Wednesday, May 30, 2012

Imaging in Prostate Carcinoma 2- Computed Tomography


Arterial-phase, multisection CT scanning can help to differentiate between prostate PZ and prostate TZ regions, but it cannot demonstrate intraprostatic pathology. However, it may be helpful in detecting lymph node involvement.[6]
CT and MRI scans depict lymph node enlargement and have similar accuracy for the evaluation of lymph node metastases. However, nodal staging relies on assessment of lymph node size, and neither CT scan nor MRI can demonstrate cancer within lymph nodes that are not enlarged.
CT scanning can also be used to stage the primary tumor, by depicting extracapsular spread in patients in whom advanced disease is suspected, particularly when radiation therapy is planned.
CT scan studies cannot depict T1 or T2 tumors accurately, but invasion of periprostatic fat or seminal vesicles by T3 tumors may be demonstrated.
Evidence-based guidelines for the use of CT scanning in prostate cancer staging have been produced. CT scanning may also be used to depict soft-tissue metastases elsewhere in the body. The CT scans below depict metastatic prostate cancer.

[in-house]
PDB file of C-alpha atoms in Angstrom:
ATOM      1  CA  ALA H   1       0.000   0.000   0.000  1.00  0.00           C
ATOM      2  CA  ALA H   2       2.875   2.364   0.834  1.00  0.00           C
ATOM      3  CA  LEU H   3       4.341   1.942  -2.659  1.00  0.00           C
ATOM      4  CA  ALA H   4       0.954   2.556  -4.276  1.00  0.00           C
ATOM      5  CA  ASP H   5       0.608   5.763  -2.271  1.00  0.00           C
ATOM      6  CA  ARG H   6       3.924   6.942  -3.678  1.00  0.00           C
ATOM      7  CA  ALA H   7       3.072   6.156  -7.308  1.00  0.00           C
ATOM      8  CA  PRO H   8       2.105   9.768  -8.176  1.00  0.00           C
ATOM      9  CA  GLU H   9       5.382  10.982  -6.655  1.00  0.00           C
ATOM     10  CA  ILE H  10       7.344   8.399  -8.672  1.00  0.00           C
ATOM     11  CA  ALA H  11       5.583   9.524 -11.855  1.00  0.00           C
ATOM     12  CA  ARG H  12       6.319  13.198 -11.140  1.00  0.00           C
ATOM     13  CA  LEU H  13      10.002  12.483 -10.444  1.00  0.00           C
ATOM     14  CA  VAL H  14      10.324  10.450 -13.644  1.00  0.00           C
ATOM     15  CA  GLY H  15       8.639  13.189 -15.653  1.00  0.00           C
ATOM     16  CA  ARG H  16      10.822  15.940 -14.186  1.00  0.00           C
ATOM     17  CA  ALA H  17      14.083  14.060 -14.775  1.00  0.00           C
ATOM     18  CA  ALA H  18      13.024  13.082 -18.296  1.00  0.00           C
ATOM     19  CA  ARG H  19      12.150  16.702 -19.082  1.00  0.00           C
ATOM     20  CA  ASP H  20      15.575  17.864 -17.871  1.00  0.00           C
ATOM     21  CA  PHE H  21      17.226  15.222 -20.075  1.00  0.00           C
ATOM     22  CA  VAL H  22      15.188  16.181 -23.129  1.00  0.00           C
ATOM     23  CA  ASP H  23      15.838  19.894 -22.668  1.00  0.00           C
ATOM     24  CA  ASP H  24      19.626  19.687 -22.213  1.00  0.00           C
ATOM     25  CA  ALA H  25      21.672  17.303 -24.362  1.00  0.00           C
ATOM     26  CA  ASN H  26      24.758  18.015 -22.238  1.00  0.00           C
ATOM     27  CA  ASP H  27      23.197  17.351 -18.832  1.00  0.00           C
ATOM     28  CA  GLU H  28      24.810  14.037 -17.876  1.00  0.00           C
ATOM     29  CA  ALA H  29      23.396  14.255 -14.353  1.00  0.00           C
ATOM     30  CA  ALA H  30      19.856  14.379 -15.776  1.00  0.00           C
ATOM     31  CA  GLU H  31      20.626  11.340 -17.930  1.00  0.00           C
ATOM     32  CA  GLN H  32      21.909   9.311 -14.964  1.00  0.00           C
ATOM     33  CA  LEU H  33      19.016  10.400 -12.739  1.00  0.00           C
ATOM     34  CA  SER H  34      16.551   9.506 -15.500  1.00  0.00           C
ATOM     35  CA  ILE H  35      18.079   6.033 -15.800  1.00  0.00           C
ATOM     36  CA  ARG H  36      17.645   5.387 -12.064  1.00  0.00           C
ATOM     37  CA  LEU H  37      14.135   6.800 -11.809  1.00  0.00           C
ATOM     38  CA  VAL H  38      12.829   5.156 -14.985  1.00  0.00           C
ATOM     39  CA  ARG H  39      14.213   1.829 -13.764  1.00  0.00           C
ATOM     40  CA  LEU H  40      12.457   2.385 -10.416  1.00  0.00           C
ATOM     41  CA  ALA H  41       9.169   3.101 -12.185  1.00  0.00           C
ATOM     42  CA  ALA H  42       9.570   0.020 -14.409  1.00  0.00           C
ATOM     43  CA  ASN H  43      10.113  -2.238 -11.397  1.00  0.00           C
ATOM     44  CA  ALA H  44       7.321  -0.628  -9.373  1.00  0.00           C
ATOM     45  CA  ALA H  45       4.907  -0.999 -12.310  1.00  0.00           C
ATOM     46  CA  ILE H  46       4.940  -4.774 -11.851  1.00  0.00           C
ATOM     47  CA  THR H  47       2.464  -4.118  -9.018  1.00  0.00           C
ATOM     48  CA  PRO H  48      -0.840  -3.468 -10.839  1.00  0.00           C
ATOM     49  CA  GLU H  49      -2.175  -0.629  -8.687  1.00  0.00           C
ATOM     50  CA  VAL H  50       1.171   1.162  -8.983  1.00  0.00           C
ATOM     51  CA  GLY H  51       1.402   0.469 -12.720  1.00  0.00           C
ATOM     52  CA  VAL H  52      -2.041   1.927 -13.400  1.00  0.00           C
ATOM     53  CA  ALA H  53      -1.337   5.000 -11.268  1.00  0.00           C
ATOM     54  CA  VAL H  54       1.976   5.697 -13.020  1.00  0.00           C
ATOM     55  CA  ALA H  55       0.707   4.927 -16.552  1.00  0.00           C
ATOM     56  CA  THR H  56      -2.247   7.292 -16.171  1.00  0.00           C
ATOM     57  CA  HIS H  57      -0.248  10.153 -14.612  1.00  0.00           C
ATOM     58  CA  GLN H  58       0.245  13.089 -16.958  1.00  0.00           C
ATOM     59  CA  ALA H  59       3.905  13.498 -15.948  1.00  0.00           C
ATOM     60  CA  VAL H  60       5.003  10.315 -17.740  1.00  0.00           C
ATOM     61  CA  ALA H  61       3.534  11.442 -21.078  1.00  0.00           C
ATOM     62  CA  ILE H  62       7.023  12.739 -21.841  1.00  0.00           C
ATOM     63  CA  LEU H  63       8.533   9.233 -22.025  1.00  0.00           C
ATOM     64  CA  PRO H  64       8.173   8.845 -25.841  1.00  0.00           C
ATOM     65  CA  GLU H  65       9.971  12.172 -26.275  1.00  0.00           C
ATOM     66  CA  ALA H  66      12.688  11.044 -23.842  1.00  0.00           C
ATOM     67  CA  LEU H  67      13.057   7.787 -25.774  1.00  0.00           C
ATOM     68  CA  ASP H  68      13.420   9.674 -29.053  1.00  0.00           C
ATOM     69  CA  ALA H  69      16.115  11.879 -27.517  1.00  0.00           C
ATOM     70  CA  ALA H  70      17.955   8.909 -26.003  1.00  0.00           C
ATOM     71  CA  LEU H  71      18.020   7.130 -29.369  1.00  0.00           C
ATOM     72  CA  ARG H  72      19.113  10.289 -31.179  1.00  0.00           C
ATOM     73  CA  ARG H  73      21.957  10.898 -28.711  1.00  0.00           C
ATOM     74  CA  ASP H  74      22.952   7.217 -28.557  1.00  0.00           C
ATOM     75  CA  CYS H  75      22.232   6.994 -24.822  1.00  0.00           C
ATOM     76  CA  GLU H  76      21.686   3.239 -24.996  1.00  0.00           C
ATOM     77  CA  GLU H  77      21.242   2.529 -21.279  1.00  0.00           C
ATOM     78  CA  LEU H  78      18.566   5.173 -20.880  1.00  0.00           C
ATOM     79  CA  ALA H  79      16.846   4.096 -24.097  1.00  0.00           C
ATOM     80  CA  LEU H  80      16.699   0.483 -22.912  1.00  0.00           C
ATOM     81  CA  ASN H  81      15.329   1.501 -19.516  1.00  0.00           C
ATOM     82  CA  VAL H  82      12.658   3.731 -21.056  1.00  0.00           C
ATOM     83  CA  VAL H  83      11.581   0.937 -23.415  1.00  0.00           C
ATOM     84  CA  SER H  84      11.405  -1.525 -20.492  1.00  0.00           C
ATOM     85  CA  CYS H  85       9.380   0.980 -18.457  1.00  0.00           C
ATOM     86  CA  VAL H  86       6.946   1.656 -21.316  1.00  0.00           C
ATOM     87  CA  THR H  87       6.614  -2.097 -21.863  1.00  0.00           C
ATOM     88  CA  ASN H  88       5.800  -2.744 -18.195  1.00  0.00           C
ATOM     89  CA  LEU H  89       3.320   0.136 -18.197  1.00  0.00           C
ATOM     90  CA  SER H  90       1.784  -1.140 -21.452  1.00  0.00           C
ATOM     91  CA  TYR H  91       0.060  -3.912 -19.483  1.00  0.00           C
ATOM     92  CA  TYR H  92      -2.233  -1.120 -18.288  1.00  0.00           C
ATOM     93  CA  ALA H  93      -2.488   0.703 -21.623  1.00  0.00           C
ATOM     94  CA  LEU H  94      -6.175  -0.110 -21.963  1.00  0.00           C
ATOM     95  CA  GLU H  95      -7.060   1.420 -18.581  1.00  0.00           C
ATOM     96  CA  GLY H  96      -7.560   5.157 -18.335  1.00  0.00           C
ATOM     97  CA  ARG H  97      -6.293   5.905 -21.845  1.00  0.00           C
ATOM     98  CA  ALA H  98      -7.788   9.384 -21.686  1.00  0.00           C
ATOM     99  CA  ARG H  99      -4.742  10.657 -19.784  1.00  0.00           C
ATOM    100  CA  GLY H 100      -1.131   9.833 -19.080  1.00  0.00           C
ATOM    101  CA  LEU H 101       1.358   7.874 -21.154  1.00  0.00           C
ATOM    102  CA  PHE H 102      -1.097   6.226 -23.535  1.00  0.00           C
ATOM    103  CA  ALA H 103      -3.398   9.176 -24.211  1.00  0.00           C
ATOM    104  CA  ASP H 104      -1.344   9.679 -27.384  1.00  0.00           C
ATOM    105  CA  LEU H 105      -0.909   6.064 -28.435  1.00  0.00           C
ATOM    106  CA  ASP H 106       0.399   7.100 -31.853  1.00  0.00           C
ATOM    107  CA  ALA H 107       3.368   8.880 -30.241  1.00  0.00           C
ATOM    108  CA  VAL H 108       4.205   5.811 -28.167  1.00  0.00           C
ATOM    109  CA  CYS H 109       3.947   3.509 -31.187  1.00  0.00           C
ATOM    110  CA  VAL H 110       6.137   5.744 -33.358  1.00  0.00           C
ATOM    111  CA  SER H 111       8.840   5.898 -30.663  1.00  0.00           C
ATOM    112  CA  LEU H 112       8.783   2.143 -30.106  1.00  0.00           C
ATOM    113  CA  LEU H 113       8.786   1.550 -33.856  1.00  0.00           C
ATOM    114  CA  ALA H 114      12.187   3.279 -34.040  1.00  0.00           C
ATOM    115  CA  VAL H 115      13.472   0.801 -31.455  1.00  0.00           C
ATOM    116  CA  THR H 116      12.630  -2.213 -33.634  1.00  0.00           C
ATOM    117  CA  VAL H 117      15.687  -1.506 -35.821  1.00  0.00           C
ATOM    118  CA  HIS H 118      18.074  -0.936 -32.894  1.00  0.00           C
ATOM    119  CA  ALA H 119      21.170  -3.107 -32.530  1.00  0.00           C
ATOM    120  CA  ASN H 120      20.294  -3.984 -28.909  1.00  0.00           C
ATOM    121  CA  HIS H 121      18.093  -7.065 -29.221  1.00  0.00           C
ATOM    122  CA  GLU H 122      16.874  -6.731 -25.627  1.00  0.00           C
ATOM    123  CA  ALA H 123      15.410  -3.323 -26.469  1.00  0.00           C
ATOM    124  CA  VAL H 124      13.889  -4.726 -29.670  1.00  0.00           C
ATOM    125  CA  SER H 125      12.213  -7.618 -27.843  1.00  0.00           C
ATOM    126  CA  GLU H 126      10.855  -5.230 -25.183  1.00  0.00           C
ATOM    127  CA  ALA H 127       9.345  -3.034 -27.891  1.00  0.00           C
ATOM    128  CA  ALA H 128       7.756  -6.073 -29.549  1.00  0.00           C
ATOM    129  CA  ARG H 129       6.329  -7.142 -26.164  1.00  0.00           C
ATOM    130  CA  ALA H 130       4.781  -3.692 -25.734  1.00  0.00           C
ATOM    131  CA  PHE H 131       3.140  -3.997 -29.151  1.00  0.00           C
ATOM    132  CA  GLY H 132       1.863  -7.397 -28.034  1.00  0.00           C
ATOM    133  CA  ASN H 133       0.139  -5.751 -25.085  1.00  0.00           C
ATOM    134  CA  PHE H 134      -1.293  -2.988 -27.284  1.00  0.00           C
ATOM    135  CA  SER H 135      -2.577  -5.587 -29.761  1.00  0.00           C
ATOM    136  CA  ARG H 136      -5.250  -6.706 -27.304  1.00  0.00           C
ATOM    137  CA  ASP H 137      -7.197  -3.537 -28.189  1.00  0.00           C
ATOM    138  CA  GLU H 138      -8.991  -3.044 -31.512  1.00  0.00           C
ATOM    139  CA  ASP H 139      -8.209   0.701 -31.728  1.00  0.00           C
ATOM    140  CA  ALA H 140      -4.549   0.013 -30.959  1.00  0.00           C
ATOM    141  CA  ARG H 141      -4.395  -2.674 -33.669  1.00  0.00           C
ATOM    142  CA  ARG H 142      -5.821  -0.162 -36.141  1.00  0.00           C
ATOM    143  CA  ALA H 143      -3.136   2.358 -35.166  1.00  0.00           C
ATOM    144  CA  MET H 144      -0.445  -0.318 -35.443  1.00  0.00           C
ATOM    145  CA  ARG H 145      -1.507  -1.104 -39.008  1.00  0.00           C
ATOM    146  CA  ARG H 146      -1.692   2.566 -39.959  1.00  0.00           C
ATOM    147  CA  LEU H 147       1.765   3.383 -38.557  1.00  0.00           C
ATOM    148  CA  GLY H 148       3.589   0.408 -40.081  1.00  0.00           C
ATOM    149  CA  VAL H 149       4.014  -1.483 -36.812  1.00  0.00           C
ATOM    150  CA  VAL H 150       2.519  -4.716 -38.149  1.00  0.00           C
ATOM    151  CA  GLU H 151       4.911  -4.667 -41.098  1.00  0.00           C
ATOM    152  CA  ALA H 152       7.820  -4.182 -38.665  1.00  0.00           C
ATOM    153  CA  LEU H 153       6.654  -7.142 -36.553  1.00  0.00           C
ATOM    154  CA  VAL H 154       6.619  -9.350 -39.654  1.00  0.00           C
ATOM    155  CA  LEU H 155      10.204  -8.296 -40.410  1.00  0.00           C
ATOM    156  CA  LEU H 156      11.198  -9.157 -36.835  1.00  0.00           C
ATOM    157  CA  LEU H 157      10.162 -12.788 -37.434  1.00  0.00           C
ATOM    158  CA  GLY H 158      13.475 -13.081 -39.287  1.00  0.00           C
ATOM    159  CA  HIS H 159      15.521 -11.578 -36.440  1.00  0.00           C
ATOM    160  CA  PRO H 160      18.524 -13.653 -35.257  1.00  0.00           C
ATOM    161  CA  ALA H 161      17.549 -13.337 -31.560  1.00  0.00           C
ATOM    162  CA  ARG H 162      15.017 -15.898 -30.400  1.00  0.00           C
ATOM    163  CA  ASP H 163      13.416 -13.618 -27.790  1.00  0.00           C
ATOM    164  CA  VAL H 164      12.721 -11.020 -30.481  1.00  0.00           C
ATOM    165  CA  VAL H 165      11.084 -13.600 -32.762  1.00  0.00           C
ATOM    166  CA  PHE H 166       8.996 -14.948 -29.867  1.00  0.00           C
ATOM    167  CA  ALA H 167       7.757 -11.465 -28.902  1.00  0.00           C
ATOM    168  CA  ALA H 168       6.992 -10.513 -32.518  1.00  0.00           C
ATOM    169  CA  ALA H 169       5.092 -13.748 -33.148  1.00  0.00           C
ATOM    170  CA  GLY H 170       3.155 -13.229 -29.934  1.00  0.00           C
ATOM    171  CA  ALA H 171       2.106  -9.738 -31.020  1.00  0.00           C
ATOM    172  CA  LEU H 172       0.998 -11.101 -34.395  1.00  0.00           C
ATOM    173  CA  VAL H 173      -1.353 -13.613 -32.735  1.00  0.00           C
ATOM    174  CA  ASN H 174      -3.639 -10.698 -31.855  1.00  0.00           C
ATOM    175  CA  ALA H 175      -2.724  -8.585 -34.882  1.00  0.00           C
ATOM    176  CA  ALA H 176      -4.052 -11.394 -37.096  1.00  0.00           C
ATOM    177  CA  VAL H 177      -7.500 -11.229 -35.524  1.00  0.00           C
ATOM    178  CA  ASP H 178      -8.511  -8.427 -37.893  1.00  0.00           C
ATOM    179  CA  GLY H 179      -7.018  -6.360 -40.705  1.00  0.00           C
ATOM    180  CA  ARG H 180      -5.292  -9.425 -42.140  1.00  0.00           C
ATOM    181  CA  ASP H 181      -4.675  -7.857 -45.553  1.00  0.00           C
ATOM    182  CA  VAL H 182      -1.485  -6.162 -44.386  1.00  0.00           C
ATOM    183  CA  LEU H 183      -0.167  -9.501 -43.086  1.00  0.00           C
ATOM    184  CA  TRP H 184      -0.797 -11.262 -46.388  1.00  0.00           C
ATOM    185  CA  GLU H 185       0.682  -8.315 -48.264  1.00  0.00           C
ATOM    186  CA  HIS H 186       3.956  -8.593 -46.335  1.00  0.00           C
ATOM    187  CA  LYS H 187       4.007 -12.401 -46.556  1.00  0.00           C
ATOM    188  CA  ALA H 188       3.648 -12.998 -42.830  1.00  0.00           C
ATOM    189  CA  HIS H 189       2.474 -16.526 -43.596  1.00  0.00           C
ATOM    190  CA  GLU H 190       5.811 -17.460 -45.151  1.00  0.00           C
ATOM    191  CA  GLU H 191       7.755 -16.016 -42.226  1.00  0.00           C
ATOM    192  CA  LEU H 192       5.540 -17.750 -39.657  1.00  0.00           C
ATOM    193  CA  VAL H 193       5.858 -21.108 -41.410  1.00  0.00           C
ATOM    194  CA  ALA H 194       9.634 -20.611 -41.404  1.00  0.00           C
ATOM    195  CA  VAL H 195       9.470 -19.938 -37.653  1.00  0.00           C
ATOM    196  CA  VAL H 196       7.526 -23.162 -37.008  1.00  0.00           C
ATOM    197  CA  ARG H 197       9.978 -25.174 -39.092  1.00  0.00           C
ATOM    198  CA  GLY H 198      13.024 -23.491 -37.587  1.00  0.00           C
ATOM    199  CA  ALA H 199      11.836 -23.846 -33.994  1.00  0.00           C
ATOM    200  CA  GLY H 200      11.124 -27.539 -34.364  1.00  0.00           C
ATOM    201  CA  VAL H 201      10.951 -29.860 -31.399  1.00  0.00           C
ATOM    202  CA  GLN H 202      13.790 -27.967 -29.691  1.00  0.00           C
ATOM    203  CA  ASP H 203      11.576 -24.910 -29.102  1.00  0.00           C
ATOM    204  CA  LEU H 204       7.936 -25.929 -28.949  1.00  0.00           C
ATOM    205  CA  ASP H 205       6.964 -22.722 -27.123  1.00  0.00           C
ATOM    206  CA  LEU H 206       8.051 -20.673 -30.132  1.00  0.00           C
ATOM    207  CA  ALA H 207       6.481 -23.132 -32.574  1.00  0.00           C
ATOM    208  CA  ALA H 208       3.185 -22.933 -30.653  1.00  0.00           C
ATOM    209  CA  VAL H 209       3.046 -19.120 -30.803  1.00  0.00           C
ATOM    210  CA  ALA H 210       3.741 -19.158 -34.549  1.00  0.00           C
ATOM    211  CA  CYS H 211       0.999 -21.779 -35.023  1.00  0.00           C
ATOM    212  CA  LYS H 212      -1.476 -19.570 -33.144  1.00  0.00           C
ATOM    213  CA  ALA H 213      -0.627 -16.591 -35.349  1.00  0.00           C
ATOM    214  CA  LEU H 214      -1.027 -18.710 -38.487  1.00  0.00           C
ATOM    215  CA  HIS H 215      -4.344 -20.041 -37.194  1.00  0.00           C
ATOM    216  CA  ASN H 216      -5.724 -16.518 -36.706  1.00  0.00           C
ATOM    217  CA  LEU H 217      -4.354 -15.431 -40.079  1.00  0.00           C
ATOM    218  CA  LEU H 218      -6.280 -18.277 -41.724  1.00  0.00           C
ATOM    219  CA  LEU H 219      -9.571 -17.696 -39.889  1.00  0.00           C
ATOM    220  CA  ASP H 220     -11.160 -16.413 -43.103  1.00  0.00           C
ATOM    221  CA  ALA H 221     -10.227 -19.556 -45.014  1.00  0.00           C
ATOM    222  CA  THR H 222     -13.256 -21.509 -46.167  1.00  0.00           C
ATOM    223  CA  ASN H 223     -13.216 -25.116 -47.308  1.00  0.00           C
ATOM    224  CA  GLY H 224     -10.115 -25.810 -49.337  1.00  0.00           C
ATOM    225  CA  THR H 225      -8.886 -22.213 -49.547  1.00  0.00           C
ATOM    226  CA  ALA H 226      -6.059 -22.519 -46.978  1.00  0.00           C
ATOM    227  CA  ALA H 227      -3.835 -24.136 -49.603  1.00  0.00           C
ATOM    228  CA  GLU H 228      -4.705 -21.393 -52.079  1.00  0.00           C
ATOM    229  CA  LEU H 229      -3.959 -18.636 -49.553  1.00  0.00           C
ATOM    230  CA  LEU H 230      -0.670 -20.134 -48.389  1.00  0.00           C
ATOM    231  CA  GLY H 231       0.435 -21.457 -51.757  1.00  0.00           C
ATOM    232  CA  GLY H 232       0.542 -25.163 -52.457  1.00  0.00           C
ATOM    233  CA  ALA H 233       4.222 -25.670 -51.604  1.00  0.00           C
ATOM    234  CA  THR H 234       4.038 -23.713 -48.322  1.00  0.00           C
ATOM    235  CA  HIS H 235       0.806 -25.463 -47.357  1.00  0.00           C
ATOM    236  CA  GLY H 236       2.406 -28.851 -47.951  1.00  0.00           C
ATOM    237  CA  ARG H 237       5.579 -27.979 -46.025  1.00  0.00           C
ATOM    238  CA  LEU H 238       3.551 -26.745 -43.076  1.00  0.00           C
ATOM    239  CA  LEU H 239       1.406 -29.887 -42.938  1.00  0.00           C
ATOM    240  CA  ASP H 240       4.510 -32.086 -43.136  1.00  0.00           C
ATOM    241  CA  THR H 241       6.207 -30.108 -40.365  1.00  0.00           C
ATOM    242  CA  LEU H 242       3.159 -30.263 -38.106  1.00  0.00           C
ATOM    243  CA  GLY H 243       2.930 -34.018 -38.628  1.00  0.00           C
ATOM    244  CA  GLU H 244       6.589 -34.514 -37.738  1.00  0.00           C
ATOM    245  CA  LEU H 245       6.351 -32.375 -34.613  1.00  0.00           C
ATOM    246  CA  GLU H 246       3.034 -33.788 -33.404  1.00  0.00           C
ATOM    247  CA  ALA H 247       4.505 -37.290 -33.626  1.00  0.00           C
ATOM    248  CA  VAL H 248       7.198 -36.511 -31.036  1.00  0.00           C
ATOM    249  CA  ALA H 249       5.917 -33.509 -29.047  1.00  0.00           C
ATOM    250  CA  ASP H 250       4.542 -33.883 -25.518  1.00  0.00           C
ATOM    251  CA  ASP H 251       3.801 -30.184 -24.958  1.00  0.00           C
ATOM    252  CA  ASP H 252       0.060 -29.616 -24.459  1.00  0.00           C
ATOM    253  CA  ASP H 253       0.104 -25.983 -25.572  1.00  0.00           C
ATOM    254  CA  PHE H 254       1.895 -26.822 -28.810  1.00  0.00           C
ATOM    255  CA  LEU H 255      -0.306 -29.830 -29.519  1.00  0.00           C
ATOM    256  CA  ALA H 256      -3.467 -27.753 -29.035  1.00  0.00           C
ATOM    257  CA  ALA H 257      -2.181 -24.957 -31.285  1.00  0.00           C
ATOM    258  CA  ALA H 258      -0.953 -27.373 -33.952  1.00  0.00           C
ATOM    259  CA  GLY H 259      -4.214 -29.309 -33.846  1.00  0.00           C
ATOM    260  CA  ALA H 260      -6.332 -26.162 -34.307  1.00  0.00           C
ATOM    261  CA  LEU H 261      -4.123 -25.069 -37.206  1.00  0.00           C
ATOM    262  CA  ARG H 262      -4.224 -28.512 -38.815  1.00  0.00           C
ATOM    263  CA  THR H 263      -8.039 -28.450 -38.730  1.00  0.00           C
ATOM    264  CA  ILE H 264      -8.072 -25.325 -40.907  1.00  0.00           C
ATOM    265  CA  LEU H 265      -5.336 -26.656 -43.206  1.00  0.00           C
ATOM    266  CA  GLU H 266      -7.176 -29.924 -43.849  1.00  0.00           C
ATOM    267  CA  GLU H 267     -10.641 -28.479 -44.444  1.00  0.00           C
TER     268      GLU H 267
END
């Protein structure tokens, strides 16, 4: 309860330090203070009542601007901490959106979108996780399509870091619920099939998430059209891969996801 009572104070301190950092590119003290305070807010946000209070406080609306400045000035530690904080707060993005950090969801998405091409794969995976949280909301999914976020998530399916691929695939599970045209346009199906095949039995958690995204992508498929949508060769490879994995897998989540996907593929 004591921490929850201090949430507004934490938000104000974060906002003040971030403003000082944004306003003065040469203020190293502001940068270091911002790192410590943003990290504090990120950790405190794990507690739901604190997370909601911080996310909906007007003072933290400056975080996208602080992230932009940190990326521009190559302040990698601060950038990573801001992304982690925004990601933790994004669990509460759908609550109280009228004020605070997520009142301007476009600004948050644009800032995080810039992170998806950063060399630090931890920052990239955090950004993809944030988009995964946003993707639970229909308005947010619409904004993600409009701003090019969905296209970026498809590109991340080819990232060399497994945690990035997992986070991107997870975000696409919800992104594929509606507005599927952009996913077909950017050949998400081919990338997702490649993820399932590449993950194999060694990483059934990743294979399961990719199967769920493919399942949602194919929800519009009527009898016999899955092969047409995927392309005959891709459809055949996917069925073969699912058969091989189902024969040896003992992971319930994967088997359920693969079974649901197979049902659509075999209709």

Axial computed tomography (CT) scan at the level of the kidneys shows extensive para-aortic lymphadenopathy (arrows), which results from advanced prostate cancer.
Metastatic prostate cancer (arrows) involves the soft tissues at the right side of the skull base. The patient presented with right-sided cranial nerve–XII palsy.

Degree of confidence

Previous studies have shown that digital rectal examination (DRE) and imaging techniques cause the understaging of cancer localized within the prostate. The most accurate imaging technique for staging prostate cancer appears to be endorectal MRI, but even this may cause significant understaging in approximately 30% of prostate cancers.
Because staging with CT scanning is performed by assessing the outline of the prostate, there should be little diagnostic confusion if an overt capsular breach is apparent. However, cancer is understaged by using CT scanning because the scans may fail to demonstrate microscopic spread through the prostatic capsule. This spread may be particularly difficult to assess at the apex and base of the prostate.



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